war crimes in Ukraine

The Tribunal for Putin (T4P) global initiative was set up in response to the all-out war launched by Russia against Ukraine in February 2022.

Russian human rights defender and Italian journalist killed in Donbas

60-year-old Andrei Mironov was a member of the Memorial Human Rights Centre and a former Soviet political prisoner. Andrea Rocchelli was 30 years old and had a baby daughter. Both men were seeking to talk with ordinary people in Slovyansk, show how their lives were being torn apart by the ongoing troubles

Andrei Mironov                                Andrea Rocchelli

Andrei Mironov and Andrea Rocchelli died on Saturday night on the outskirts of Slovyansk.  They were in an area where government forces are fighting the pro-Russian militants who have seized control of the city and it is not clear whose fire they came under.   A third man, French photographer William Roguelon who was travelling with them was slightly injured.

Both Andrei Mironov and Andrea Rocchelli sought in their different ways to show the real side - and suffering – of such conflict areas.  Just one day earlier, Andrea Rocchelli wrote in a letter to Radio Svoboda: that he was in Slovyansk together with a former Soviet dissident, Andrei Mironov, documenting the everyday life of ordinary people who are suffering from violence.  He wrote that there is mounting anger at what is going on, but also very great fear. 

The words are hideously poignant, the anger intense, including over the senseless deaths of these two men.

Andrea Rocchelli was 30 years old and had a baby daughter.  He was the founder of the Cesura association of press photographers, and had worked in many trouble areas, including Chechnya and Afghanistan. For several months he covered the events on Maidan in Kyiv.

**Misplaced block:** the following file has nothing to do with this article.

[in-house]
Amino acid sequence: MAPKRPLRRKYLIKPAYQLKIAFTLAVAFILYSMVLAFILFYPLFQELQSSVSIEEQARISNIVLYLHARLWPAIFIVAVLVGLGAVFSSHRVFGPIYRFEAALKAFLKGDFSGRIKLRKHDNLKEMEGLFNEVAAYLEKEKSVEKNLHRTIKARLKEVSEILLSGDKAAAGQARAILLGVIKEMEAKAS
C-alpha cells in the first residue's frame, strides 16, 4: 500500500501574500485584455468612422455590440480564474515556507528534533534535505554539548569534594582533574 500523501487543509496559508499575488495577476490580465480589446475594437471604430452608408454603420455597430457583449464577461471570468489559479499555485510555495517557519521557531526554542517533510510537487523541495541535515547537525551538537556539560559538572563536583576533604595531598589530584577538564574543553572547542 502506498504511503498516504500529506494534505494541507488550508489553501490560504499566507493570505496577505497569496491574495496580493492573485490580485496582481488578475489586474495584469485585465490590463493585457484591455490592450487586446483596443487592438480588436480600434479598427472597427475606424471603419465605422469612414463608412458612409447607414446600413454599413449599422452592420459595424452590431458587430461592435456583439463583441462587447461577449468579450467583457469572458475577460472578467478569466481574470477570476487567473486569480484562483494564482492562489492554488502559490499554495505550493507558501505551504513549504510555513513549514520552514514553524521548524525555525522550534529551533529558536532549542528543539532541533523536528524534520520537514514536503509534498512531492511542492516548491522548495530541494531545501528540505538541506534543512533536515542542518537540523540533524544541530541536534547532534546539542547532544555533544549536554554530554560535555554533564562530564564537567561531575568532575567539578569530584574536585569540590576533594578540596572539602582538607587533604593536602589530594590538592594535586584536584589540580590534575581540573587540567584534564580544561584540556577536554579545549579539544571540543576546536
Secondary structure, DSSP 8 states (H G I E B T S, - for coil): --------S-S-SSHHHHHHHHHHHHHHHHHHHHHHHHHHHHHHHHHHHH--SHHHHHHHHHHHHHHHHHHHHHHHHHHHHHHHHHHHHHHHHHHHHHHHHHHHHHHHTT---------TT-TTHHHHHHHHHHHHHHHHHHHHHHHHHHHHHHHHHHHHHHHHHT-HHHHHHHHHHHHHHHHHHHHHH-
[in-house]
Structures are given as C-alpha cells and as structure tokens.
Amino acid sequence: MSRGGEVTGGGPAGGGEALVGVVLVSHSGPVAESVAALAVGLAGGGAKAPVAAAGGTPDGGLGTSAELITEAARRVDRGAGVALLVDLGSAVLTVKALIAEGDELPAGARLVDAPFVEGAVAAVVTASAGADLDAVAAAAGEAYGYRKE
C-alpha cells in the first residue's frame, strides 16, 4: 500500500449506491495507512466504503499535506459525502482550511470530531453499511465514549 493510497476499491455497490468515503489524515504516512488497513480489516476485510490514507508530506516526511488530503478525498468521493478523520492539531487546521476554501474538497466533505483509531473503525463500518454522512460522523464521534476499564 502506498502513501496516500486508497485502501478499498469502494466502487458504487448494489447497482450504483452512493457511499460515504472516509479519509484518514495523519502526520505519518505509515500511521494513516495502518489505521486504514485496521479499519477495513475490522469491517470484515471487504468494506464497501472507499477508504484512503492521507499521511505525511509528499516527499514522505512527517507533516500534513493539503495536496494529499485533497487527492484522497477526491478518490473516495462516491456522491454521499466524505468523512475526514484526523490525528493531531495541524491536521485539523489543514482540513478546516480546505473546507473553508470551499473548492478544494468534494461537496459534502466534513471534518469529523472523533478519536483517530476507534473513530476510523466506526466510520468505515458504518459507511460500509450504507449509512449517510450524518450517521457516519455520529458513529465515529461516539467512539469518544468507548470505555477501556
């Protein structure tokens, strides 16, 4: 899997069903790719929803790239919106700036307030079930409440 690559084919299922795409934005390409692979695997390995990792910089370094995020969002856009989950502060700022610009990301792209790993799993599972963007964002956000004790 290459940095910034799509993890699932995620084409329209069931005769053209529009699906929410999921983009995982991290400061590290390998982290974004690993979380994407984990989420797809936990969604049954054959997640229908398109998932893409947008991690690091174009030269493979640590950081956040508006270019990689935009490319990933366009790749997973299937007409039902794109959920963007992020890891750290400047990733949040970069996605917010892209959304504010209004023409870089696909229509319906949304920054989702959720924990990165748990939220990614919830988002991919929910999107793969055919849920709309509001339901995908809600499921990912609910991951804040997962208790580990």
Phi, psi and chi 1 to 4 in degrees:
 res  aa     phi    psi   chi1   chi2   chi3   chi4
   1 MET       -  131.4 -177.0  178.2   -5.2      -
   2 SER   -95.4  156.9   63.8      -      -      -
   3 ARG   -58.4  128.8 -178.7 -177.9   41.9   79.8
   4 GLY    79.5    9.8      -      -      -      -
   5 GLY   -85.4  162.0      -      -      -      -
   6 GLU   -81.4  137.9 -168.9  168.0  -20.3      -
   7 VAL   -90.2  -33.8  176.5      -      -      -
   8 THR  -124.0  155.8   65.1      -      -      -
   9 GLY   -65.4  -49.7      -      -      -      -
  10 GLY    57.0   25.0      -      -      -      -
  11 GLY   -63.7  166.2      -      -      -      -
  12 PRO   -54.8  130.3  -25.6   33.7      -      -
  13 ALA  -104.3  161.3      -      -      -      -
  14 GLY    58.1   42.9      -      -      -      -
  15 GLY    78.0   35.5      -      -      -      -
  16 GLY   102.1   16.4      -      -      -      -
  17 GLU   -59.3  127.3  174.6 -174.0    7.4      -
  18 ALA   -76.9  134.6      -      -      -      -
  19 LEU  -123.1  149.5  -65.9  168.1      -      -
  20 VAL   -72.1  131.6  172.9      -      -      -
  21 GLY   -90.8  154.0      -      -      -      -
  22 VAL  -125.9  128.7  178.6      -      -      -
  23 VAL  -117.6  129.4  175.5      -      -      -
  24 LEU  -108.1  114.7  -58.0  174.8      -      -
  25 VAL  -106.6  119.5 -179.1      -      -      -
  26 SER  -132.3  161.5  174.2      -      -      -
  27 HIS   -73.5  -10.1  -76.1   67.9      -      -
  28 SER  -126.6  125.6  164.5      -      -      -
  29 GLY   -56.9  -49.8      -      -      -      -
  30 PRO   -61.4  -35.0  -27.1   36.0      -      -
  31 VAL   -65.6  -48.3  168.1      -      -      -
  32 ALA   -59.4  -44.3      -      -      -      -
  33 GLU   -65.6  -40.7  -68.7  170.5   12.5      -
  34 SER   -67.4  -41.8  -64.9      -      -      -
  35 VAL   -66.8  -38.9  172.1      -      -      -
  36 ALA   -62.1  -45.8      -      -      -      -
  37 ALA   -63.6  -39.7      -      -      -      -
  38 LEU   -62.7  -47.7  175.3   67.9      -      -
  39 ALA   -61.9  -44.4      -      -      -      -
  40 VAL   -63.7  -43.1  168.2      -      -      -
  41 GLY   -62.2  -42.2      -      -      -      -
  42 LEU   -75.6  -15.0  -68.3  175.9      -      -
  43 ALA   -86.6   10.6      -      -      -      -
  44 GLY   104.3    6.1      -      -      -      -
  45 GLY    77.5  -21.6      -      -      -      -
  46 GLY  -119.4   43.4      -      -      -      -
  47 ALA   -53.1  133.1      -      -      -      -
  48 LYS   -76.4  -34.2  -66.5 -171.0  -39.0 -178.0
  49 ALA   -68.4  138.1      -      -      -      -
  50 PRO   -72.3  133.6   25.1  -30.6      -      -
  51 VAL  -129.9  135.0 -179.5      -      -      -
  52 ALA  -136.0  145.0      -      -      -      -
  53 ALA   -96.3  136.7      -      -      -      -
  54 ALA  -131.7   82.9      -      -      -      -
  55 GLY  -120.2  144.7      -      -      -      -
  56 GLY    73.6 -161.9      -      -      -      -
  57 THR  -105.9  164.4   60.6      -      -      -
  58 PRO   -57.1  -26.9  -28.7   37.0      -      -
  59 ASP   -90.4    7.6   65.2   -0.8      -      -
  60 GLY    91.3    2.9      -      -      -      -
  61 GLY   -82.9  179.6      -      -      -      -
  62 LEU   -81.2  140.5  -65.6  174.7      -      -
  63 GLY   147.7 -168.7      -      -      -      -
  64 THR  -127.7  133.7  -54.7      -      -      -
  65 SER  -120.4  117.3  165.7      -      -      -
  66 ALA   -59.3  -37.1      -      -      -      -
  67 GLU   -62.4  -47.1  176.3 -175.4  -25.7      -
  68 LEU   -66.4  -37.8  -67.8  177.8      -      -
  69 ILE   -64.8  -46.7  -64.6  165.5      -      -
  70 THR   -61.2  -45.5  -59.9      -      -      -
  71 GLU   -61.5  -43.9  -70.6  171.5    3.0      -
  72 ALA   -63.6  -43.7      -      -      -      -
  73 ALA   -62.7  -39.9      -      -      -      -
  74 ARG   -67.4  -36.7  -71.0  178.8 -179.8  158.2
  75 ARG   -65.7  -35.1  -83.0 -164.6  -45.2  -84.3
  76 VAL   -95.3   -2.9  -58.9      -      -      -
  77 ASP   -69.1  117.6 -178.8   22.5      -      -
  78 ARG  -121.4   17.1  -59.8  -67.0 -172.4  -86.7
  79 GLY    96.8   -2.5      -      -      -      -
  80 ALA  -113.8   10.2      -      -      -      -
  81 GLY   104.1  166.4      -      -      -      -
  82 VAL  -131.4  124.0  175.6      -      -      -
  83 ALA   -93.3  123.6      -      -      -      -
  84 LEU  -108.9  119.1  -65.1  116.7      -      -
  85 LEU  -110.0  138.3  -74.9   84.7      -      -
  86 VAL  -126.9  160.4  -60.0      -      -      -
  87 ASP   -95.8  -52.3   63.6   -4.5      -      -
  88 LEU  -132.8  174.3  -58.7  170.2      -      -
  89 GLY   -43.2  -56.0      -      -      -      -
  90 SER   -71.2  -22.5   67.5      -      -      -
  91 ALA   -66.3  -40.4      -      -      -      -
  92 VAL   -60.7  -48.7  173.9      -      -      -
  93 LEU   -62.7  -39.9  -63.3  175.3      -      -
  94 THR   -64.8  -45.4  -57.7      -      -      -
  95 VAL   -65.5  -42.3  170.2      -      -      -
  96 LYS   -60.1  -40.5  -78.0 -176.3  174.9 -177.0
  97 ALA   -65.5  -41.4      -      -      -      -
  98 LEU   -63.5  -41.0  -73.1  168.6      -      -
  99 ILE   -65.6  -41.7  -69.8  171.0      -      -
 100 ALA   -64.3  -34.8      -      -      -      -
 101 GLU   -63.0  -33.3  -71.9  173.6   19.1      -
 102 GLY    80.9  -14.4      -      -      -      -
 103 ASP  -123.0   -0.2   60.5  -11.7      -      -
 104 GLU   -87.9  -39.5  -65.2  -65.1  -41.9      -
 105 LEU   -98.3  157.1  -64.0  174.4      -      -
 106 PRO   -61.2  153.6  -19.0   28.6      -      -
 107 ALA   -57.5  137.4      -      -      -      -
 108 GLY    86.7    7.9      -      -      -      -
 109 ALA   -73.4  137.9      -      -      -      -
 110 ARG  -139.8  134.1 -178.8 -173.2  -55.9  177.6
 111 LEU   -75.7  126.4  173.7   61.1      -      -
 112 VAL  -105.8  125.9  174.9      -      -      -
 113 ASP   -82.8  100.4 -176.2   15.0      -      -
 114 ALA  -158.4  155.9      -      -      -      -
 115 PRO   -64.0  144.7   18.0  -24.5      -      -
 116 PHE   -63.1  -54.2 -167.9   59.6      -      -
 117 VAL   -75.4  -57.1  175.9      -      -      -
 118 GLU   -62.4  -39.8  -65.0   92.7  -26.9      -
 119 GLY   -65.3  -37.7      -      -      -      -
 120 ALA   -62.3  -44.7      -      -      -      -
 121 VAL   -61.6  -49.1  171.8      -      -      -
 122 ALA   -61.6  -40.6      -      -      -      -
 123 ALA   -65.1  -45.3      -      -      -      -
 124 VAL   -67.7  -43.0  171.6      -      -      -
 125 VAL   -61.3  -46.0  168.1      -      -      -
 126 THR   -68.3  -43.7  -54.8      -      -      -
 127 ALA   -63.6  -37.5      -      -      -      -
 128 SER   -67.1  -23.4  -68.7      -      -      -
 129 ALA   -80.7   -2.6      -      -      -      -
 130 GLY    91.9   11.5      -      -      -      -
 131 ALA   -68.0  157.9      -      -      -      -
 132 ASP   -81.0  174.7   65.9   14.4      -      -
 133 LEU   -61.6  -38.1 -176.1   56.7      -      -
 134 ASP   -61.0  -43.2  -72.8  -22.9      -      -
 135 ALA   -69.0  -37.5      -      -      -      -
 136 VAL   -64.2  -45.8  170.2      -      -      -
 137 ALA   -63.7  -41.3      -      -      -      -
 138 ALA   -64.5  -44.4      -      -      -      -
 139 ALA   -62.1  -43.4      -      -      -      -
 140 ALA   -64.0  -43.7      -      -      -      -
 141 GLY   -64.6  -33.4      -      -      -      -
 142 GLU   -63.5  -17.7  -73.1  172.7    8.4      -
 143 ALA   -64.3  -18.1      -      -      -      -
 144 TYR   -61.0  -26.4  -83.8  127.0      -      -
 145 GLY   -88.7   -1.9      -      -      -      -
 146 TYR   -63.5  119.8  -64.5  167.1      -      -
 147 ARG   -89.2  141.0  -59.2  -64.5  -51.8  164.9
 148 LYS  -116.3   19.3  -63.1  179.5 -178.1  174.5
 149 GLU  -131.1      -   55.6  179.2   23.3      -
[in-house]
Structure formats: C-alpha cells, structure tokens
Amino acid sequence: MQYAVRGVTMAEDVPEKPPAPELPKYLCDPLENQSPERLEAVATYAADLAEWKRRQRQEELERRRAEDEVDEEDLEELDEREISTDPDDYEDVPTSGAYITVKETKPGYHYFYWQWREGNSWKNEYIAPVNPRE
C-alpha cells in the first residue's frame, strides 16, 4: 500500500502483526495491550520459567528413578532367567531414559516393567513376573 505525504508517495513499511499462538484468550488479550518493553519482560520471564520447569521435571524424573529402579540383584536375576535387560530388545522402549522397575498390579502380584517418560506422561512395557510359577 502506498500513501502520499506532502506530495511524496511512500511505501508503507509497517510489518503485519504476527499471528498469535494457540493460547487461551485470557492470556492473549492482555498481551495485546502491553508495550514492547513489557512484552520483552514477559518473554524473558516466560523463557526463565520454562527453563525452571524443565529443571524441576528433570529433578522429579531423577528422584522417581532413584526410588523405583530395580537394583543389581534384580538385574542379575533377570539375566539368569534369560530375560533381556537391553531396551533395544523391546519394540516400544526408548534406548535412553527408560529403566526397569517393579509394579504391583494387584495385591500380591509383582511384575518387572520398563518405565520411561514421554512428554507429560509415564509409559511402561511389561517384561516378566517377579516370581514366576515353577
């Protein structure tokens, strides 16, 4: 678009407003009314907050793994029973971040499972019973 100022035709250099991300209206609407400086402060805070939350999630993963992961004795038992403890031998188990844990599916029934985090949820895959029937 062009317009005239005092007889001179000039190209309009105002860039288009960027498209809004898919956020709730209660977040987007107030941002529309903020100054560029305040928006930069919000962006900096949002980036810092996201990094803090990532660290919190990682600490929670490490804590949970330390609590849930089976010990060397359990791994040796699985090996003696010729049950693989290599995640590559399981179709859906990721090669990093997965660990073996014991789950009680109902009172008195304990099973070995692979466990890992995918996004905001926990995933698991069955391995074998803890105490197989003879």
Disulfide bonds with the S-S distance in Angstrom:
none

60-year-old Andrei Mirononv worked as a journalist and interpreter, and was also a member of the Memorial  Human Rights Centre.  He was sentenced in 1985 to four years in a Soviet labour camp, then three years in exile for distributing Samizdat literature.  It was in labour camp that he learned Italian.  He too was always to be found in trouble areas, trying to find out and circulate the truth about what was happening.  Alexander Cherkasov, head of the Memorial Centre says that this was “Andrei Mironov’s mission – to be in such places and provide people truthful information from there”.  Truthful information is particularly lacking at present in Russia where most media, especially TV channels have been presenting a gravely distorted story of events in Ukraine. .

Andrei Mironov’s death is a terrible loss for all those who knew him, and for Russia which so urgently needs voices which refuse to stay silent.  The deaths of both these men are a blow to all those in Ukraine whose lives have been torn apart by Kremlin-backed ‘separatists’ and military conflict, who need their voices to be heard. 


Halya Coynash  

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